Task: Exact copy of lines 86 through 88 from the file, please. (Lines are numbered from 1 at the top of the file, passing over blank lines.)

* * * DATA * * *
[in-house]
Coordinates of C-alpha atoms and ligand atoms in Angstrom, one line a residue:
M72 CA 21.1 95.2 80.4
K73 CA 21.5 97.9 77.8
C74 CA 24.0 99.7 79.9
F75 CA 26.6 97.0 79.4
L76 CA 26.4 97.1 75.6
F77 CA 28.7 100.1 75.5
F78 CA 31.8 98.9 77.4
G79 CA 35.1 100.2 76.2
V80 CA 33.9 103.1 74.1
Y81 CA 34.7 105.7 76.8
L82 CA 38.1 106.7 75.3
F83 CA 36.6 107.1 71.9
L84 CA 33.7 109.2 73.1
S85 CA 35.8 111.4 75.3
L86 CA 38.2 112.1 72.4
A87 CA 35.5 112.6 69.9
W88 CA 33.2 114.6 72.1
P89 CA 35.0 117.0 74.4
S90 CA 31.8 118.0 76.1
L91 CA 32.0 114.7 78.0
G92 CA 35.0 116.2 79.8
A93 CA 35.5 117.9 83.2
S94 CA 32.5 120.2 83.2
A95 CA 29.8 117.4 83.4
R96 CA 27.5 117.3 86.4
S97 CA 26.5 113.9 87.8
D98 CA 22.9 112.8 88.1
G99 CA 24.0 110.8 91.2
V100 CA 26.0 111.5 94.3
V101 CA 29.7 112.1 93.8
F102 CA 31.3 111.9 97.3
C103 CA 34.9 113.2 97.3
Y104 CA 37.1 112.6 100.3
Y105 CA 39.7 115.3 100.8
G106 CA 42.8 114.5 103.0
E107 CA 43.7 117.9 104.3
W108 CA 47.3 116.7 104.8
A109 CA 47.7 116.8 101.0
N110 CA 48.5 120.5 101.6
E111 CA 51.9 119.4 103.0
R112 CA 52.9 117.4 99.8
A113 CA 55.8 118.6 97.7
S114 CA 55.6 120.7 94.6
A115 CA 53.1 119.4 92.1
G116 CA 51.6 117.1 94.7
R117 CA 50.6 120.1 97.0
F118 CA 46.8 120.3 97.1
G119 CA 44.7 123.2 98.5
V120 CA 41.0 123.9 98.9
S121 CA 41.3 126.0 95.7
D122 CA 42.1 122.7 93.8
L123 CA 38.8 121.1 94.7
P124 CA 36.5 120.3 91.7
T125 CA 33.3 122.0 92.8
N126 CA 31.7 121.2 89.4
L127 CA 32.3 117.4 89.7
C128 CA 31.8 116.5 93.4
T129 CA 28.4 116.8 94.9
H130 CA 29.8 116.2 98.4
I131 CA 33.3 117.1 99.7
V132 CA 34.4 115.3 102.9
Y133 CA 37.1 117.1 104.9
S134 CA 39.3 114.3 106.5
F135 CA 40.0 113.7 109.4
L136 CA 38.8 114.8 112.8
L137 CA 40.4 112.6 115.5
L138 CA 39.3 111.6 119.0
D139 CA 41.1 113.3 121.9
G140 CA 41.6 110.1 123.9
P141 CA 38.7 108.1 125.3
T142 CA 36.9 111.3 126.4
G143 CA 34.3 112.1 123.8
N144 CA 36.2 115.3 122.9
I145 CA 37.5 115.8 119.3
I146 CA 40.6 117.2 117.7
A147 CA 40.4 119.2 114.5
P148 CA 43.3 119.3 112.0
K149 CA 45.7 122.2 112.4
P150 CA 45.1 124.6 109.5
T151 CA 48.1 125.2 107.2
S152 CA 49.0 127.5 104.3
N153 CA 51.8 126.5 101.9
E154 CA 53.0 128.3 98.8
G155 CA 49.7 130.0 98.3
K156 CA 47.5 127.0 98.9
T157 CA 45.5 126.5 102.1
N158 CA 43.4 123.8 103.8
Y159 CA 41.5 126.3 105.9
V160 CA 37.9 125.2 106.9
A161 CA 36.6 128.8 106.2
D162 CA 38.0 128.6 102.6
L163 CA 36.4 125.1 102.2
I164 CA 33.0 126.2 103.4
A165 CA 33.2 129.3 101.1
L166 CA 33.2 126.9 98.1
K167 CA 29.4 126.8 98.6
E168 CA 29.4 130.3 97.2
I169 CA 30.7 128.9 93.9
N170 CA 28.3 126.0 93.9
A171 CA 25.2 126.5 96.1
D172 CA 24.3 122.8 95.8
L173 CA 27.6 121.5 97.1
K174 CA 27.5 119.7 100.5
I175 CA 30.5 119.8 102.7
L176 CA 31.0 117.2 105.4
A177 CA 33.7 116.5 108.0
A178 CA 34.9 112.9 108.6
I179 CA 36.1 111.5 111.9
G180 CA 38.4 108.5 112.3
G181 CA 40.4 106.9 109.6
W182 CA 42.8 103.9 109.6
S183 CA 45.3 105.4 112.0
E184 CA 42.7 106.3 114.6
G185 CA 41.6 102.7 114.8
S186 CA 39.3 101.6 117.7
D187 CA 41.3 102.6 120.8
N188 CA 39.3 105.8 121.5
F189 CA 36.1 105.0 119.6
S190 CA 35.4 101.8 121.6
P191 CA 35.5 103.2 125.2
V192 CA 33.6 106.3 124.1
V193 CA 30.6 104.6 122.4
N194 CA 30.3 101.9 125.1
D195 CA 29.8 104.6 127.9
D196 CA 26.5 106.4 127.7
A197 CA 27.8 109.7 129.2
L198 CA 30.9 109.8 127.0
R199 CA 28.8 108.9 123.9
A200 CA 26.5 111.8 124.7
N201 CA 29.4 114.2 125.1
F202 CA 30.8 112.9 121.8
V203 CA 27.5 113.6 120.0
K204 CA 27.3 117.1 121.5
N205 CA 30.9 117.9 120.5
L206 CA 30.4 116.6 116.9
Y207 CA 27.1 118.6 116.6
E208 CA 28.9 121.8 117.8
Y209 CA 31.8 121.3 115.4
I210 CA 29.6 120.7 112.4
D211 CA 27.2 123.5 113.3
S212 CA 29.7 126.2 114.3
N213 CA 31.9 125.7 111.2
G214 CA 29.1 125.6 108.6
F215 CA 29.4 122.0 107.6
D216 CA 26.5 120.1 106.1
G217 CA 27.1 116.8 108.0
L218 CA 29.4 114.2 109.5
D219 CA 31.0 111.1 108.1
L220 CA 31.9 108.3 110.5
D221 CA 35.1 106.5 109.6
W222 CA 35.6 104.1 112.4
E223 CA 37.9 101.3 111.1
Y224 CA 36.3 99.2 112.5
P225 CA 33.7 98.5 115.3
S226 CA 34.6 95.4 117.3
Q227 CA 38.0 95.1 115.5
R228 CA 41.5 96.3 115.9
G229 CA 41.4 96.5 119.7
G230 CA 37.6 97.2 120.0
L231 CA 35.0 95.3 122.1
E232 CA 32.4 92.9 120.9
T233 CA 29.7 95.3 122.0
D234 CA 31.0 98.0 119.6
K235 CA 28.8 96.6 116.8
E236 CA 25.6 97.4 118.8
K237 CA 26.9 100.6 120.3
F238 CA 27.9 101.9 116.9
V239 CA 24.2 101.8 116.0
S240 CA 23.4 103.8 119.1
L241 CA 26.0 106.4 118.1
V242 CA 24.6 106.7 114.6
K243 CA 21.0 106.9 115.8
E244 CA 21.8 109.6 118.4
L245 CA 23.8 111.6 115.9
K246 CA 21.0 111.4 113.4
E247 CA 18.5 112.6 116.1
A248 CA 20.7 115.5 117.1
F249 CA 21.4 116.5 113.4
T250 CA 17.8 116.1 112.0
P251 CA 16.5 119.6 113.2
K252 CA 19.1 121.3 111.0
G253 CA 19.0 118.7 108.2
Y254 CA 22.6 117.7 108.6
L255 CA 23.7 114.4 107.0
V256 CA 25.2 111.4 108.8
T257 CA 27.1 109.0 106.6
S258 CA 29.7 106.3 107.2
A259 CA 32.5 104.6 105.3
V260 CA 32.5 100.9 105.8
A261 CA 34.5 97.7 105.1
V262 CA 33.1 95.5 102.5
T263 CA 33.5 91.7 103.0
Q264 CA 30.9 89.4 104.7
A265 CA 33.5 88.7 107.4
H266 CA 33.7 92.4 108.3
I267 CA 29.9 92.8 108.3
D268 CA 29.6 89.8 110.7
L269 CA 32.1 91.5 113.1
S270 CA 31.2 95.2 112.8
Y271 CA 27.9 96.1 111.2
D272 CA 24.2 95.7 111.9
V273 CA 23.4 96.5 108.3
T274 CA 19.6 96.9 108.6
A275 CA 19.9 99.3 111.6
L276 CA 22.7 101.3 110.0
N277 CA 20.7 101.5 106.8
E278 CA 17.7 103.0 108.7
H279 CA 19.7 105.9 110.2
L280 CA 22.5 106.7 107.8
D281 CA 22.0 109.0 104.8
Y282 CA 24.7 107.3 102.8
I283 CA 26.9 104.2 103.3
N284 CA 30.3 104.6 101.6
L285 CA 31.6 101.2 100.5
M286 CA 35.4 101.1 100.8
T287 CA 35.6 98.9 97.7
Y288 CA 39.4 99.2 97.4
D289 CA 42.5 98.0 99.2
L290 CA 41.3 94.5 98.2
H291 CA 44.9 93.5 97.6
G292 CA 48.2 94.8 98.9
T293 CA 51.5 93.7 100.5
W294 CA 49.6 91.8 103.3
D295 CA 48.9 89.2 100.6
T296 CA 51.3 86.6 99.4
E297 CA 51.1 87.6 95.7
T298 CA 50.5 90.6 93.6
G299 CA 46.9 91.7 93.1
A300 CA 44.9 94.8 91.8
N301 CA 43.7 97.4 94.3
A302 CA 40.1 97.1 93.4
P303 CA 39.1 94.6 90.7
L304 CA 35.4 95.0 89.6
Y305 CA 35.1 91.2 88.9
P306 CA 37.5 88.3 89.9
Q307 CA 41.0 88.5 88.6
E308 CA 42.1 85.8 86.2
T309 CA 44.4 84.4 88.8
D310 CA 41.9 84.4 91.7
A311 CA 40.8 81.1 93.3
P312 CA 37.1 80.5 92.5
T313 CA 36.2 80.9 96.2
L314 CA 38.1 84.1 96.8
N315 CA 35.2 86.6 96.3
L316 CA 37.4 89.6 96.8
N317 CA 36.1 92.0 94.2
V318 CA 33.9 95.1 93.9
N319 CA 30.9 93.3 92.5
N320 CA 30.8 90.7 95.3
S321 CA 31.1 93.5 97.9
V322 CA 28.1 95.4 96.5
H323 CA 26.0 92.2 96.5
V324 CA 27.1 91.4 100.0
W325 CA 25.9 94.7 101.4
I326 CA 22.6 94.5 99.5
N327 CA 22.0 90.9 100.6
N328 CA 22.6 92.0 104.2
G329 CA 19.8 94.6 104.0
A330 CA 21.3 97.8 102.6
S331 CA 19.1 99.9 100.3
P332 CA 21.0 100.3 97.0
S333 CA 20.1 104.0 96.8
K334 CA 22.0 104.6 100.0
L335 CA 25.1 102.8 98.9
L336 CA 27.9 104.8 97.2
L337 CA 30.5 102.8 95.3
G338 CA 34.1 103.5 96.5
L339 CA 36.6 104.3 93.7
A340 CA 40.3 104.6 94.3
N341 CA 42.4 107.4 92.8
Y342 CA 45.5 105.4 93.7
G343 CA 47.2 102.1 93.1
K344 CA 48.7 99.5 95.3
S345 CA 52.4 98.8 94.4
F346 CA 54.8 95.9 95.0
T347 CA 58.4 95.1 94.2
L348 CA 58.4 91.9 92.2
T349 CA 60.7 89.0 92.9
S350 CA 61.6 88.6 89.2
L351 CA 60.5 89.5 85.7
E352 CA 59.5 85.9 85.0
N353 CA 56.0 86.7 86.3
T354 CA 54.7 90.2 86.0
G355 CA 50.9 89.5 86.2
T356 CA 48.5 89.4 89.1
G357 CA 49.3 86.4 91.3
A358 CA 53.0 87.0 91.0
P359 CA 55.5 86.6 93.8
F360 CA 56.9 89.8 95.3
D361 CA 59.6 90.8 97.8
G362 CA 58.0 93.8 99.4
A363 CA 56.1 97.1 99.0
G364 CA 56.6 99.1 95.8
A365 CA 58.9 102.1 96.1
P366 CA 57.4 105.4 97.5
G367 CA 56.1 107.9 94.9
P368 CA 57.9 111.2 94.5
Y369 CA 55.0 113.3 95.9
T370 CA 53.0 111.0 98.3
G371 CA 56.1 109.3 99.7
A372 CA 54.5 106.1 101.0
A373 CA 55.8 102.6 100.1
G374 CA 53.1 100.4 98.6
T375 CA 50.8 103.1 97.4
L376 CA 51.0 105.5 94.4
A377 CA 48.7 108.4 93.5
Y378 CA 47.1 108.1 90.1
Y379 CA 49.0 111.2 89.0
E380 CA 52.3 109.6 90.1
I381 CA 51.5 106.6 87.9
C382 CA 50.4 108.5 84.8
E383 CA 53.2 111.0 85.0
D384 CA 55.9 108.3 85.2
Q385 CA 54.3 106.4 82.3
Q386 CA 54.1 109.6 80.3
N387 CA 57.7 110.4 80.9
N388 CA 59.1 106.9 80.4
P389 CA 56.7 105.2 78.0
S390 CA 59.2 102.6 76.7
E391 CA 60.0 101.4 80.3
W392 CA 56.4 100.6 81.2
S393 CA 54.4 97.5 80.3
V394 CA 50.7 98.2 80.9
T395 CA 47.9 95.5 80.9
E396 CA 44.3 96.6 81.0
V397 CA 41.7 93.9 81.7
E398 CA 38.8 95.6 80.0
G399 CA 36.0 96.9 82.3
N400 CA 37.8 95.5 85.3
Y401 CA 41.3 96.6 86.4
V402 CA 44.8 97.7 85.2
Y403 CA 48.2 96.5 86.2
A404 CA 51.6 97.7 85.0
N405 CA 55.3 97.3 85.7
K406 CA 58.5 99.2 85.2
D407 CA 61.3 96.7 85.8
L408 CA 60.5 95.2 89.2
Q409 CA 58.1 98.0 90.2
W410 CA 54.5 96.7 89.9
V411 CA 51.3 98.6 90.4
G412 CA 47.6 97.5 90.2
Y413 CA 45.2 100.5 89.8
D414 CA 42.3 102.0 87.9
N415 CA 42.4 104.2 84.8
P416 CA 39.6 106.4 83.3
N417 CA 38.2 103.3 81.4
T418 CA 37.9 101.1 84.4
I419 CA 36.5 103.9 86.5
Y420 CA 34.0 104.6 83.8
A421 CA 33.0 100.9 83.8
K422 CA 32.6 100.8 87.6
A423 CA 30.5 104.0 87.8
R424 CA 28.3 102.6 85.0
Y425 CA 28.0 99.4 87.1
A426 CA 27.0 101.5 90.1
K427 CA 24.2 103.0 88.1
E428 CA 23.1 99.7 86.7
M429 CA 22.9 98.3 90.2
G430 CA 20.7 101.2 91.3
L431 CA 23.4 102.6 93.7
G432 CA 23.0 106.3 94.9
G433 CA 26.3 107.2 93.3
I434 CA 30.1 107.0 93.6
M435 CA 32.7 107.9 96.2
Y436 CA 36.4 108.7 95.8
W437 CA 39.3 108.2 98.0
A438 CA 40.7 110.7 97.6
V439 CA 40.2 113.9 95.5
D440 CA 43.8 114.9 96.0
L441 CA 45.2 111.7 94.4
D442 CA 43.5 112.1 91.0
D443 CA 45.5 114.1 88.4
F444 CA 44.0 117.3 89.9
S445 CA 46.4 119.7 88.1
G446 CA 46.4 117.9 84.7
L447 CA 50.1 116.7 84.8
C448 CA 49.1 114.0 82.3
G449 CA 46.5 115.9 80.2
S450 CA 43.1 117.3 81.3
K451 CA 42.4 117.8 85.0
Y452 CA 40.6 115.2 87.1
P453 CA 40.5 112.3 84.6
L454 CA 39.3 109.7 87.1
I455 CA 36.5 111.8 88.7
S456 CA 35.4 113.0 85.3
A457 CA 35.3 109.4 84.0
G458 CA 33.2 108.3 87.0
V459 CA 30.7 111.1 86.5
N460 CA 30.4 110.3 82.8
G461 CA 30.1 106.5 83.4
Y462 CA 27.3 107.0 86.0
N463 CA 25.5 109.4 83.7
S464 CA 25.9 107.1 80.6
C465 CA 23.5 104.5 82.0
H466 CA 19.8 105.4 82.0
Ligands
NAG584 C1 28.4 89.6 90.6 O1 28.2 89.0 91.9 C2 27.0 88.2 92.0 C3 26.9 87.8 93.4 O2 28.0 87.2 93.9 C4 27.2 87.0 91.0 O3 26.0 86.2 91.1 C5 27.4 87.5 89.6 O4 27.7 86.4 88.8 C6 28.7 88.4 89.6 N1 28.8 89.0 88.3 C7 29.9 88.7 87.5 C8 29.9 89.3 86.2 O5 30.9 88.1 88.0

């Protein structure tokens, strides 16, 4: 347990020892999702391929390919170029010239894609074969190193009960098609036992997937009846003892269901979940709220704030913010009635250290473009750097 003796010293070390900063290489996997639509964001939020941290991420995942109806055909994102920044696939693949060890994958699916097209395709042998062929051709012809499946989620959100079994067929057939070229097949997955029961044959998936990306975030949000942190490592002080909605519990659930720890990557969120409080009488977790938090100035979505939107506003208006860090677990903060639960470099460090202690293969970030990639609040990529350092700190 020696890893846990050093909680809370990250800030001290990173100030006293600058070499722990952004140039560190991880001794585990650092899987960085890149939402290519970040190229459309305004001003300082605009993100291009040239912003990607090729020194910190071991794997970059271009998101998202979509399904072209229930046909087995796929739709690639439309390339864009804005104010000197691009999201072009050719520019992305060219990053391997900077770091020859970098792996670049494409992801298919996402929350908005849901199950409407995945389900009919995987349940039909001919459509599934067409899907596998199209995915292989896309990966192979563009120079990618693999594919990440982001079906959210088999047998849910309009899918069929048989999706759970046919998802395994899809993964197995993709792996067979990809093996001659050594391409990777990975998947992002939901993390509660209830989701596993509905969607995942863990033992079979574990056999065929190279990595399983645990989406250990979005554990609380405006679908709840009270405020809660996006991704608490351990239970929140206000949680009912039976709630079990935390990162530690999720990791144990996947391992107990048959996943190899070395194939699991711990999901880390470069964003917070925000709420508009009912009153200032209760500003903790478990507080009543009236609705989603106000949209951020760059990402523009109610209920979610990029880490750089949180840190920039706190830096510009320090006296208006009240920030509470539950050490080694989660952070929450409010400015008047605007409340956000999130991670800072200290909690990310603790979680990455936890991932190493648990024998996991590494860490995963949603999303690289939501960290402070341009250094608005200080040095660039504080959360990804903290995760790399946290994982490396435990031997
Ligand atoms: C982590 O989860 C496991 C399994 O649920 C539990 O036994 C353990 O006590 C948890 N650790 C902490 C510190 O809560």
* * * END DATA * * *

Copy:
G155 CA 49.7 130.0 98.3
K156 CA 47.5 127.0 98.9
T157 CA 45.5 126.5 102.1